Welcome to the Democratic system of the United States of America! There are complicated checks and balances all over our government. Closed primaries and super delegates are part of that system. The Democratic party has made changes in both of these areas over the years for a few different reasons. When I was younger, I didn’t like super delegates… but now, many elections later, I see them as a necessary evil. You should look into it, form your own opinion.

So after this election, if Bernie Sanders loses… don’t stop. Find out what you’re going to do to keep our democracy alive. What do you want changed and what are you going to do about it?  So hey kid from Vampire Weekend, you don’t like that New York has a closed primary? Do something about it (Hint, it’s not Bill De Blasio that you need to start lobbying).

This isn’t the end. There are school board elections, ballot measures, city council, state senators…  the world is your oyster.  Do your research, pick a candidate or cause. They won’t all be winners. But sometimes they will, and you will know that you have affected change.

Pick your party.  You may be an Independent, a Democrat or a Republican. You may have another few primaries like this where your candidate doesn’t win. When Obama had the nomination in 2008, I was sad. But I supported him.  You know who else did? Hillary Clinton; she stumped for him up until election day. That’s what you do to keep your party strong.  I don’t need to remind you of everything that’s at stake in this election… there are racist policies, plans for a border wall and an empty seat on the Supreme Court that you hear about every day.

It’s taken me a while but I have figured out who I am in this system. I am the rally-going mom, I’ve got t-shirts and bumper stickers letting my neighbors know that I support Hillary. If you see me in line for coffee somewhere or we meet for lunch, I am probably going to bring up the election and tell you why I support Hillary. I am a fundraiser, a party thrower; parties with wine and a lot of great discussion about the causes at hand. Some people write petitions, some people go door to door, some phone bank, others organize. Who will you be?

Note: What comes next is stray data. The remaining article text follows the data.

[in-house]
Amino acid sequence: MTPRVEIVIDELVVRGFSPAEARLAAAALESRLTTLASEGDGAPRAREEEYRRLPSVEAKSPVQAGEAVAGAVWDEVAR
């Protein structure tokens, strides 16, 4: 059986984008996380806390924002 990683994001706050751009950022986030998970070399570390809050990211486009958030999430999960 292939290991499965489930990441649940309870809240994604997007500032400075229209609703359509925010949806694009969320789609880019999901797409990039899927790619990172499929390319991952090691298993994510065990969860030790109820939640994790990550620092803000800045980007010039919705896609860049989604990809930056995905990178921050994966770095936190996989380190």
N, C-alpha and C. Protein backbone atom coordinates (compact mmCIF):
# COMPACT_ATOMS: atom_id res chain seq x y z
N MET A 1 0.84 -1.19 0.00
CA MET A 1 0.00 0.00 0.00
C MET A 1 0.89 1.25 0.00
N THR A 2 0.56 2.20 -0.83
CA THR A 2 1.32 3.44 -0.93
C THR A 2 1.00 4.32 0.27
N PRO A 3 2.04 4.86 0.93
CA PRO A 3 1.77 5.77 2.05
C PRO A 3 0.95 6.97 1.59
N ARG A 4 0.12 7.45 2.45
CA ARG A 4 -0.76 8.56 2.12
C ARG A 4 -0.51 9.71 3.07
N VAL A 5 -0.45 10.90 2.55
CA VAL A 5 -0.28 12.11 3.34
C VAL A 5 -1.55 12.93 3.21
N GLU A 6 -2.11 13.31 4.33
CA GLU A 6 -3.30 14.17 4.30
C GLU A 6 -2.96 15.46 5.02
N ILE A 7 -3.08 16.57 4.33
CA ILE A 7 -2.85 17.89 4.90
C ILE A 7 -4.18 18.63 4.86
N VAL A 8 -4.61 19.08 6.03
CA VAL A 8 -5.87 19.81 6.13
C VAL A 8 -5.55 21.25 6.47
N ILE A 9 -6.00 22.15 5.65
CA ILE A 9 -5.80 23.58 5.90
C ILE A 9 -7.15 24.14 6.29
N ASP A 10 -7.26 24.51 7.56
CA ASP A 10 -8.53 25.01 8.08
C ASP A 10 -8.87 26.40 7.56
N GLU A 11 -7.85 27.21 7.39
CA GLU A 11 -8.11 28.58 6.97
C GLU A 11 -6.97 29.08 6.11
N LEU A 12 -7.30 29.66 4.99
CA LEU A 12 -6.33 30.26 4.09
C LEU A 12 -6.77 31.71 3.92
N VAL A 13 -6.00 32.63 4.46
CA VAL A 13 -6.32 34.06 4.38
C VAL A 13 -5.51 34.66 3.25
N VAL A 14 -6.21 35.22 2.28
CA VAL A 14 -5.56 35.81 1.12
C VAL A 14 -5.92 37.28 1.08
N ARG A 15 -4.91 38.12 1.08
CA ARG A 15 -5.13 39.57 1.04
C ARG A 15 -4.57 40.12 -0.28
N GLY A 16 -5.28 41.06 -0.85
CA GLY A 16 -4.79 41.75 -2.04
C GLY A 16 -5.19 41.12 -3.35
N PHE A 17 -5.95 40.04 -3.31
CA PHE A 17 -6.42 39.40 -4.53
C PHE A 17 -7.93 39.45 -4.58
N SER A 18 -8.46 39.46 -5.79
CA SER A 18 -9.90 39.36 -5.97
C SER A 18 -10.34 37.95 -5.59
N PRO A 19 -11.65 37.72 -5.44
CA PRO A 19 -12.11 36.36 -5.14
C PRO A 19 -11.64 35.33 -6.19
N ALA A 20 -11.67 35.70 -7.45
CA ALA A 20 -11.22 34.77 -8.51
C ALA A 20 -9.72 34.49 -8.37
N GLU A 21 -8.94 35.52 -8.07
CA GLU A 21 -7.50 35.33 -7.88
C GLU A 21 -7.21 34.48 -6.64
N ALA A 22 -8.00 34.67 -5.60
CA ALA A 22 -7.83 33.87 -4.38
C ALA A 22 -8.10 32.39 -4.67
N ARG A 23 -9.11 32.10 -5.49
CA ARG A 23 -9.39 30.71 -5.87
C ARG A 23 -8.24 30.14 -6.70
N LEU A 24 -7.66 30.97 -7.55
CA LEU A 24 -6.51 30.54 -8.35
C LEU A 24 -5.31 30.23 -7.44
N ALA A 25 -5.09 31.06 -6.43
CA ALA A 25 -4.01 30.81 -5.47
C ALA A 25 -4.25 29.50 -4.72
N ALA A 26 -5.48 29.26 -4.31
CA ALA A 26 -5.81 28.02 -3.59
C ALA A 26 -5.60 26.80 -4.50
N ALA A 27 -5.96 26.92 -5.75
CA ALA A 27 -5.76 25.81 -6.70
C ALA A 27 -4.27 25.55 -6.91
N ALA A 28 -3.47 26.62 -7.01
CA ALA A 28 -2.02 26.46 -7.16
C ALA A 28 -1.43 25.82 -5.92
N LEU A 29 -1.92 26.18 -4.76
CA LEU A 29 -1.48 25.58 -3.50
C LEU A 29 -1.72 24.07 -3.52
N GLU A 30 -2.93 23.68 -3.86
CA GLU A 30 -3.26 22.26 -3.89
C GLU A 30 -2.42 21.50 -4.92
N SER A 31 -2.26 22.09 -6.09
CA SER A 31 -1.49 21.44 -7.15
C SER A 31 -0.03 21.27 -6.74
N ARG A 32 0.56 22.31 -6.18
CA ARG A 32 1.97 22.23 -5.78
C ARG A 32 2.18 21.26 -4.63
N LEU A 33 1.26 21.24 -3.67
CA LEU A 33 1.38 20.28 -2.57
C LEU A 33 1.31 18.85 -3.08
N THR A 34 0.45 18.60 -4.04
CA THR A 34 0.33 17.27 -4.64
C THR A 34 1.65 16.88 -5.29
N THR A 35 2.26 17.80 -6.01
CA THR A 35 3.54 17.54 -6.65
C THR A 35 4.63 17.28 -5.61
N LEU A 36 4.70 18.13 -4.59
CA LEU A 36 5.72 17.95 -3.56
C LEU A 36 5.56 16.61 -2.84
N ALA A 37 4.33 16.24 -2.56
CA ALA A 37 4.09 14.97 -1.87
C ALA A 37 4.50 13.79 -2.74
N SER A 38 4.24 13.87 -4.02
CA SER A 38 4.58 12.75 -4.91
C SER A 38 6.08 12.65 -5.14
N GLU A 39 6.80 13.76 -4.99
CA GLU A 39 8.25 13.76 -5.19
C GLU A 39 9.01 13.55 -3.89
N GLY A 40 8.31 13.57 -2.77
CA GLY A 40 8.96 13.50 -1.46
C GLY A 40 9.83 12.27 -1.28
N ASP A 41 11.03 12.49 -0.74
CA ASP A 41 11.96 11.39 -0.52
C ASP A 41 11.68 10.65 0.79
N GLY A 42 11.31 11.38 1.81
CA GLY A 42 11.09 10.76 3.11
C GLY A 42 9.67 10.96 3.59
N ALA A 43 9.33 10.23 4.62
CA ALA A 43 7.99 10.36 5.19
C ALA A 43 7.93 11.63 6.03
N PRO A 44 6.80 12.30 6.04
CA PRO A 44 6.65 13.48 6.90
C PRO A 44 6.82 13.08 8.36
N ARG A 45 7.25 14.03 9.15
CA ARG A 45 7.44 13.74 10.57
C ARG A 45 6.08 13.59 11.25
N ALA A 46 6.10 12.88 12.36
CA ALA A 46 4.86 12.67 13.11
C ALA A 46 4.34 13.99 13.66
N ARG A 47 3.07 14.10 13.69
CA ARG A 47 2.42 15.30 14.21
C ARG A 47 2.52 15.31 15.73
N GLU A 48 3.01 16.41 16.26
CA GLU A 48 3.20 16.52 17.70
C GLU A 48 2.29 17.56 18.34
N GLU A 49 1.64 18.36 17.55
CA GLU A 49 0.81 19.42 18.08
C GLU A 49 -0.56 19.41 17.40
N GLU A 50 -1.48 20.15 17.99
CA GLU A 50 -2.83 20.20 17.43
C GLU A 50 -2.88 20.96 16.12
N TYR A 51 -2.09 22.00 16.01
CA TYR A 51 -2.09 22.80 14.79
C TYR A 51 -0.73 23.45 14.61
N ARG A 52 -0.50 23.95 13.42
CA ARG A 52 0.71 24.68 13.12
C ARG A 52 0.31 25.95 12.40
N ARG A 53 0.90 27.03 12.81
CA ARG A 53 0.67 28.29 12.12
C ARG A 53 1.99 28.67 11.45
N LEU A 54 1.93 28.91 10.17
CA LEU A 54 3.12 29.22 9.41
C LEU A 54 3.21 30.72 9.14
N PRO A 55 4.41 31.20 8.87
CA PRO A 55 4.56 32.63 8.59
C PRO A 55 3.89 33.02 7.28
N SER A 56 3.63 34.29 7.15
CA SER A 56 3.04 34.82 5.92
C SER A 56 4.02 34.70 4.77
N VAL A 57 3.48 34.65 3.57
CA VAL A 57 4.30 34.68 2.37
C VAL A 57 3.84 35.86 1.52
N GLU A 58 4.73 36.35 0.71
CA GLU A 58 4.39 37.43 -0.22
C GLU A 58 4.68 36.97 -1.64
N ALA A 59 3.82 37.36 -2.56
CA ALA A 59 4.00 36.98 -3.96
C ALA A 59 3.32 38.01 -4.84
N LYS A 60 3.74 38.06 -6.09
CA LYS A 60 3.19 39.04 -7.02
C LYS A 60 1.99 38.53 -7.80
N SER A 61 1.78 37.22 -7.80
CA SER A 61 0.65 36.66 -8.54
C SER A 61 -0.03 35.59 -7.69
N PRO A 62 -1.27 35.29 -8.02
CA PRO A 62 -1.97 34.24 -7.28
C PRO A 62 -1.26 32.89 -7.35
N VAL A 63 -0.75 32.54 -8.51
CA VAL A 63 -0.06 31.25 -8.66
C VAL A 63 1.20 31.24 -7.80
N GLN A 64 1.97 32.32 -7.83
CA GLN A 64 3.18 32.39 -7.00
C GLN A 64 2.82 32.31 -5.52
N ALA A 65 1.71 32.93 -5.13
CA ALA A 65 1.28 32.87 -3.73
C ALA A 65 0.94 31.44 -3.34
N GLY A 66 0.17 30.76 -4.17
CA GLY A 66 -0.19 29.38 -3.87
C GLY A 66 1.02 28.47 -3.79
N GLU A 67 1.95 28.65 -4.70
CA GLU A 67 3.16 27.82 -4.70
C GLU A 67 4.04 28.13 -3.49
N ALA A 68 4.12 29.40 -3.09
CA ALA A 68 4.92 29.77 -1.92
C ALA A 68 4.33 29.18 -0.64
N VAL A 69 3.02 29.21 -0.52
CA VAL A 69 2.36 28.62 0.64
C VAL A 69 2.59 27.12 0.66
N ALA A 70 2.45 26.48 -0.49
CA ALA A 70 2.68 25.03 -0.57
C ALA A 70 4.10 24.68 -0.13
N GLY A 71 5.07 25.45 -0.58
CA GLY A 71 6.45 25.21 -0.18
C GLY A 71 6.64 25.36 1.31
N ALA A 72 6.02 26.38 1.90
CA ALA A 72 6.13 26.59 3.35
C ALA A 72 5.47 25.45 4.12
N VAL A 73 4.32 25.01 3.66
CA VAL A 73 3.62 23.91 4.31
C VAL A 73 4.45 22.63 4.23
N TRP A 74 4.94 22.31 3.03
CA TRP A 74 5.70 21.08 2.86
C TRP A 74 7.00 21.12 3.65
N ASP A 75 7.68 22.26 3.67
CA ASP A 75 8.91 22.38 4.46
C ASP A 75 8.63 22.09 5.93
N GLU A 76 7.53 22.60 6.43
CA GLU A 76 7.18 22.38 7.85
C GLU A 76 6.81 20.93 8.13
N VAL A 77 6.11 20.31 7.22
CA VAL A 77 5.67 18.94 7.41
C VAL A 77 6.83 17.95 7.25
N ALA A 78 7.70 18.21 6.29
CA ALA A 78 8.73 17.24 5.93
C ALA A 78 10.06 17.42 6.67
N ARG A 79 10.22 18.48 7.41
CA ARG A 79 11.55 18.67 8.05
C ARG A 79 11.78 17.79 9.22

Also, let me tell you… Hillary is my girl. I think her policies on gun control, health care and education are better than Bernie’s; so I am voting for her in the primary….but if she doesn’t win. Guess what? I am voting for Bernie. I’m going to get over the nastiness of this primary and start talking to my neighbors about Senator Sanders, I may even throw a party… a party with wine.


(artwork taken from magneticmag.com)

Everyone thinks my daughter is boy…

At least once a day a someone thinks Lucy is a boy.

“How old is he?”

“He’s a cute little guy.”

“Hey little dude!”

It really doesn’t bother me that they think Lucy’s a boy.  I guess I don’t go out of my way to dress her in super-girly clothing.  She spends most afternoons getting dirty at the park so flowery dresses are sort-of out of the question.  I don’t even try to get cute headbands on her anymore, I know that’s a battle I’ll never win. Is it because of her little jeans or the fact that she doesn’t have a ton of hair?

What does bother me is the constant awkward interactions with strangers. Here’s another daily interaction:

“He’s so cute, what’s his name?”


“Oh, oh my. I’m so sorry! Oh course she’s a little girl.”

If I can possibly avoid it, I don’t correct them. I mean, I’m not going to like and say “His name is Lucas.” But sometimes I will answer the the “how old is he?” question with “17 months” instead of “She is 17 months.” (Side note, my husband totally will just roll with it and say, “he’s 17 months.”)